Four hundred cases of the Indian Covid-19 variant of concern have been detected in London using genomic sequencing, official figures revealed today.
They are believed to be largely household clusters linked to people who travelled from India.
Out of the 400 “confirmed or probable” cases of the B.1.617.2 Indian mutation of the virus, 106 were “cases that have travelled”, according to the latest figures.
Professor Kevin Fenton, London director of Public Health England, said: “We are working closely with local public health teams and borough councils to increase targeted and community testing where needed and implement whole genome sequencing and enhanced contact tracing where cases have been identified.”
He added: “The best thing Londoners can do to avoid catching or spreading this and all variants is to get tested, get vaccinated when offered, and keep to the basics of Hands, Face, Space and Fresh Air.
“This will be increasingly important as restrictions ease further on Monday and we begin to socialise indoors.”
Scientists believe cases in London have now risen significantly higher than the 400, around a third of the England figure, as it takes about two weeks to confirm variants through genomic sequencing. There is not believed to be evidence so far of significant spread of this Indian variant in the community in the capital.
London had the highest number of confirmed or probable cases of B.1.617.2, followed by the North-West on 319, with 98 in the South-East.
This Indian variant is believed to spread faster than the Kent mutation which made up most of the second wave cases in Britain.
Scientists are not yet clear how effective vaccines will be against the new variant.
The number of cases of the Indian variant of concern in London more than doubled in a week, the Standard has established.
Data from Public Health England said there had been 400 cases in the capital detected up to May 12, compared with 191 in the period to May 5.
Of the 400 cases, 106 were in people who had travelled outside of the UK. PHE said the greatest number of all variants — including the South African variant that first came to light before Christmas — had been detected in Hillingdon and Hounslow, with between 20 and 49 cases per borough.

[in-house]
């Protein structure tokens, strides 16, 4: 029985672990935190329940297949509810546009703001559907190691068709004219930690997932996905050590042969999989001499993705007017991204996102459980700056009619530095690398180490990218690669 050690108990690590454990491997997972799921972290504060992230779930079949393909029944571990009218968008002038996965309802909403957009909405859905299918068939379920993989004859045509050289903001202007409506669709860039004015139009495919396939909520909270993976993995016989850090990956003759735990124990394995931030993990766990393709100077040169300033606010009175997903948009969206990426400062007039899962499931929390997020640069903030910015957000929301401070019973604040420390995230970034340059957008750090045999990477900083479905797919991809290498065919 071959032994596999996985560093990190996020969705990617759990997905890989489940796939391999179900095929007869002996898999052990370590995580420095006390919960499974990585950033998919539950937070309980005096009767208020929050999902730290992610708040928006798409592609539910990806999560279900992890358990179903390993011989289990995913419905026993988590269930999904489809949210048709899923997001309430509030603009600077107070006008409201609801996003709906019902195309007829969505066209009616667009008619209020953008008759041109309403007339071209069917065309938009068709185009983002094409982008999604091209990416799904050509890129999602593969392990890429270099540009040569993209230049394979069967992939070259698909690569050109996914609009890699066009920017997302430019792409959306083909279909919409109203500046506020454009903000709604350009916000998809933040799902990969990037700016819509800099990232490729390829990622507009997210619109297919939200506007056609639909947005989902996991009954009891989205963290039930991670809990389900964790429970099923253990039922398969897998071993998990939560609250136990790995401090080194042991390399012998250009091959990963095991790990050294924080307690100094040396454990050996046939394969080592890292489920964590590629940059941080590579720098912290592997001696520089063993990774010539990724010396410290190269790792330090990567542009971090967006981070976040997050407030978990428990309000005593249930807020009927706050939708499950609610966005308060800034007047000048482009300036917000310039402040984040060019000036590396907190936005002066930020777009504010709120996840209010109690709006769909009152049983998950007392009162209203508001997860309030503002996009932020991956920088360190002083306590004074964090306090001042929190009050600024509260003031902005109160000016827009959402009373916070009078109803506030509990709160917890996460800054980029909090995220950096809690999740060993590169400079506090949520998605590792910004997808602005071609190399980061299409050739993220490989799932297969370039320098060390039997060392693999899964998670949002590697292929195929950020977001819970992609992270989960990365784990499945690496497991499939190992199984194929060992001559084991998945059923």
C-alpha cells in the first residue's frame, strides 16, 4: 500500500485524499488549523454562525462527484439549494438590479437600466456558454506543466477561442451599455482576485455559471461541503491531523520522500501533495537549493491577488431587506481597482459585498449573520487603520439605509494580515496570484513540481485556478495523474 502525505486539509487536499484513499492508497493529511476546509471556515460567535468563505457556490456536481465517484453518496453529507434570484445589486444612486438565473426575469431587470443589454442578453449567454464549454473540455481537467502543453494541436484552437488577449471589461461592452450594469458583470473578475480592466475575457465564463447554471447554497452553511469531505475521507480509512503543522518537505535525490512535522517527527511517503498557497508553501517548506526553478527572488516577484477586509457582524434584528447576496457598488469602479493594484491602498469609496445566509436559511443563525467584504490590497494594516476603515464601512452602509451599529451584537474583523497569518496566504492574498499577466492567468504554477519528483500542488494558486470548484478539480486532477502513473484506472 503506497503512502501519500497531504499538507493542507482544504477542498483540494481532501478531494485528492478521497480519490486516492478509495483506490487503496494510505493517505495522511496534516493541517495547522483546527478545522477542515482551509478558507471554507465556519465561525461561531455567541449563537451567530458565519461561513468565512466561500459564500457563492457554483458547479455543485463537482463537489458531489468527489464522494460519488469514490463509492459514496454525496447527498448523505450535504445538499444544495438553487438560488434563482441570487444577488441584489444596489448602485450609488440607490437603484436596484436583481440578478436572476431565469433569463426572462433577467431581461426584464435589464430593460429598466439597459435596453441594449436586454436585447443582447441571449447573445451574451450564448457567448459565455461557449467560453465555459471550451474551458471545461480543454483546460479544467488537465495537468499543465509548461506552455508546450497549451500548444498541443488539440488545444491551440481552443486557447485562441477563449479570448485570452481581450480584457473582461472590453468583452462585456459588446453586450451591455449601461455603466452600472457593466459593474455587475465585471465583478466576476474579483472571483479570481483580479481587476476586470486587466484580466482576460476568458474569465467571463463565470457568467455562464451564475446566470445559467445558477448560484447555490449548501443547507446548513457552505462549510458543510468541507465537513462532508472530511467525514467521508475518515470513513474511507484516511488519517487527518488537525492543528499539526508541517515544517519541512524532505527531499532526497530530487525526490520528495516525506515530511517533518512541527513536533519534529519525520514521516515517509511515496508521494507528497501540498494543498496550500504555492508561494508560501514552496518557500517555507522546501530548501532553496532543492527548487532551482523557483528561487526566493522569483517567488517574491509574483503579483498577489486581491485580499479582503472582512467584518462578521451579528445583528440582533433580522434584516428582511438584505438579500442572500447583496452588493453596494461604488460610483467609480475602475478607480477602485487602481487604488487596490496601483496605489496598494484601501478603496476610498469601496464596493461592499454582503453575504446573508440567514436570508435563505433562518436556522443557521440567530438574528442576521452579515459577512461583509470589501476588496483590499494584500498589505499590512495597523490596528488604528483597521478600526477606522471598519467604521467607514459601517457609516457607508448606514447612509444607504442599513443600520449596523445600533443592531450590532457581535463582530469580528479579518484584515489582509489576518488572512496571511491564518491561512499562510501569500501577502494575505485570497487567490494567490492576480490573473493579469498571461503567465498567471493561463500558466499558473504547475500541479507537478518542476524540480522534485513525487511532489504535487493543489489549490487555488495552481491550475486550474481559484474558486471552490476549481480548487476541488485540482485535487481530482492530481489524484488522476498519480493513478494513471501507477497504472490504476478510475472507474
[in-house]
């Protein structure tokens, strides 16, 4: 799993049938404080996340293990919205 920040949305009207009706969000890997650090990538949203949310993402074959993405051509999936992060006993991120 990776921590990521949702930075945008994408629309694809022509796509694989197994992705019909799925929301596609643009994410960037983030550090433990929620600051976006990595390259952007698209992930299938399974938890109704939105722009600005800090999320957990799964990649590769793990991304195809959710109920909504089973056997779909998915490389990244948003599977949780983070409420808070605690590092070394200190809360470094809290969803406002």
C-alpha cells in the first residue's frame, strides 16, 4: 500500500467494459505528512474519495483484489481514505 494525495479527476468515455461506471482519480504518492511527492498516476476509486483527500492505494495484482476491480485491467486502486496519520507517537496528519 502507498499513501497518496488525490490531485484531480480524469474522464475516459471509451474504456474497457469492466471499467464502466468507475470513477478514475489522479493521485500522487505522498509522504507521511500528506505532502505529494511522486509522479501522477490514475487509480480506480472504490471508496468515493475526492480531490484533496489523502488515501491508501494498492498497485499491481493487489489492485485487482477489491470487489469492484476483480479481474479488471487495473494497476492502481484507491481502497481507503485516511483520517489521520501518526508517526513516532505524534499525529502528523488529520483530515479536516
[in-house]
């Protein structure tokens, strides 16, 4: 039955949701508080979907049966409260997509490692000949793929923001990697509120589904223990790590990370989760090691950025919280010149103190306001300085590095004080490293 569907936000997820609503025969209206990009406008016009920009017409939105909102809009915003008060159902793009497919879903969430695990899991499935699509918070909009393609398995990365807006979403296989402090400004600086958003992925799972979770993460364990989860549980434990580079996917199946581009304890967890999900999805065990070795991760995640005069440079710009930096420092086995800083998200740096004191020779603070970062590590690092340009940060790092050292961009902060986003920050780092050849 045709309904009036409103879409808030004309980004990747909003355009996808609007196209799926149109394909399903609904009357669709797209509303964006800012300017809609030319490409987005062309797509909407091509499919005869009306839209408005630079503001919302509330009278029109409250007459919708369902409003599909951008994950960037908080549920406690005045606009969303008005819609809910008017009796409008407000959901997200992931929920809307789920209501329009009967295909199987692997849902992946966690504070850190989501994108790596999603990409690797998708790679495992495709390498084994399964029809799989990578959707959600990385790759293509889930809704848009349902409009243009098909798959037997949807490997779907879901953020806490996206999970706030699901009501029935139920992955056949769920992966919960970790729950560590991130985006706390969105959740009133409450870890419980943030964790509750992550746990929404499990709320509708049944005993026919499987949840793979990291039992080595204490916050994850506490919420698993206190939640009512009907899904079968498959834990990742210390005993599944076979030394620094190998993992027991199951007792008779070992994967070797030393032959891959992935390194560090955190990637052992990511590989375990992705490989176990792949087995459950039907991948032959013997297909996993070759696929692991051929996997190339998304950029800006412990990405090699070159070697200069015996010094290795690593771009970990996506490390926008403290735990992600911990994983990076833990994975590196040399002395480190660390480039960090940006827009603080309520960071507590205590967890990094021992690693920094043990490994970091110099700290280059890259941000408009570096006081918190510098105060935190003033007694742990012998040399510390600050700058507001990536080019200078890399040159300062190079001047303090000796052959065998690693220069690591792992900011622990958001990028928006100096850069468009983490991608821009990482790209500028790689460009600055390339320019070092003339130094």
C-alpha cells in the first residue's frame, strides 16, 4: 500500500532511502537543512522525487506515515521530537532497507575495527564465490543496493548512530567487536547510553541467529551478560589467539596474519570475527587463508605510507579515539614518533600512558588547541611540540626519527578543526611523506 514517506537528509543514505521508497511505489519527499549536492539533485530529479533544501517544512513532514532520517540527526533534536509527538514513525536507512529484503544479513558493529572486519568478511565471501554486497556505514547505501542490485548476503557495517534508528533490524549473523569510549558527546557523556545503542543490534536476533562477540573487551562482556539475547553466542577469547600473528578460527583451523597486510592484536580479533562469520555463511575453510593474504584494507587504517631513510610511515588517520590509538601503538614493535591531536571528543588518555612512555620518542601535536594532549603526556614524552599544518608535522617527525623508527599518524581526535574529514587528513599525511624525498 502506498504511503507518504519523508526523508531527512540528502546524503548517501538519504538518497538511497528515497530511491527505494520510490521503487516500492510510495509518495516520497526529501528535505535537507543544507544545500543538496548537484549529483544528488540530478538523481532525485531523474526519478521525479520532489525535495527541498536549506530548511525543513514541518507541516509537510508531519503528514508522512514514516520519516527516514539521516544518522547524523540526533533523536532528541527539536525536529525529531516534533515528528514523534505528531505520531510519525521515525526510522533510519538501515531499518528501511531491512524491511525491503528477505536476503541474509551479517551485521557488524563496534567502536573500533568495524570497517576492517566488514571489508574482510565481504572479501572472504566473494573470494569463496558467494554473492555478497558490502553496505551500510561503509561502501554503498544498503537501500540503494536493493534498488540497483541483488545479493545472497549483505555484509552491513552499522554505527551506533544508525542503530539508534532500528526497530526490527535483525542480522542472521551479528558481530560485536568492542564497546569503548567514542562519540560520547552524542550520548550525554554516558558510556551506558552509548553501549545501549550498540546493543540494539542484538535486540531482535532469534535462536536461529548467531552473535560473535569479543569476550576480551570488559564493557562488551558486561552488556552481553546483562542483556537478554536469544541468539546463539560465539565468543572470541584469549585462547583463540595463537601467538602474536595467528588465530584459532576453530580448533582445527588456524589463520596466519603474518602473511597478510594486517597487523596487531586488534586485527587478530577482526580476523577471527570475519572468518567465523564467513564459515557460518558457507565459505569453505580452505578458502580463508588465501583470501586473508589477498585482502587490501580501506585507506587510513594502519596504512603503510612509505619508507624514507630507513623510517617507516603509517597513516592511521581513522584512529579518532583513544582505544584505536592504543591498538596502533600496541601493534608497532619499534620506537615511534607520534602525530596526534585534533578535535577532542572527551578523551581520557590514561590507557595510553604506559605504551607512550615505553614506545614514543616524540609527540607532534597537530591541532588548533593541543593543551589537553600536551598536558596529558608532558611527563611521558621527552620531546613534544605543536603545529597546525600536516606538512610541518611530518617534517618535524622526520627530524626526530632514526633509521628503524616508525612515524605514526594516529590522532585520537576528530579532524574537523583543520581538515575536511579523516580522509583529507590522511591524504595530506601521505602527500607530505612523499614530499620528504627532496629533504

There are three Indian variants being studied by PHE — one is classed as a variant of concern and two as variants under investigation.
Surge testing is taking place in Hillingdon, Hounslow, Kensington & Chelsea, Redbridge and Tower Hamlets, but primarily in search of the South African variant.
Teams in Tower Hamlets are also on the lookout for the Brazilian variant.
The surge testing was mostly introduced last week after cases of the South African variant were confirmed.
The checks are likely to now be expanded in the capital after the spread of the Indian variant. In other developments:
•Ministers are considering measures to stop another Covid-19 wave fuelled by the Indian variant this summer. They include bringing forward second jabs in Indian variant hotspots, vaccinating all adults in multi-generational households in these areas, racing to give younger adults vaccinations, surge testing and possibly further local restrictions. A rapid response team has already been sent to Bolton which is one area seeing a worrying outbreak of the Indian Covid-19 mutation.
•Vaccines minister Nadhim Zahawi urged the public to help suppress a rise in Covid-19 cases driven by the Indian variant.
Asked on LBC Radio whether plans for the final stage of easing lockdown June 21 could be paused, he said: “The way we don’t have to do that is by everybody doing their bit, by taking the two tests a week, doing your PCR test in those areas, and to isolate, isolate, isolate [after a positive test].”
Mr Zahawi said the seven-day rolling average for infections show a 12.4 per cent rise across the country, but hospital admissions are down by 7.9 per cent.
Scientists, though, warned of potentially thousands of hospitalisations if there is another big wave of cases.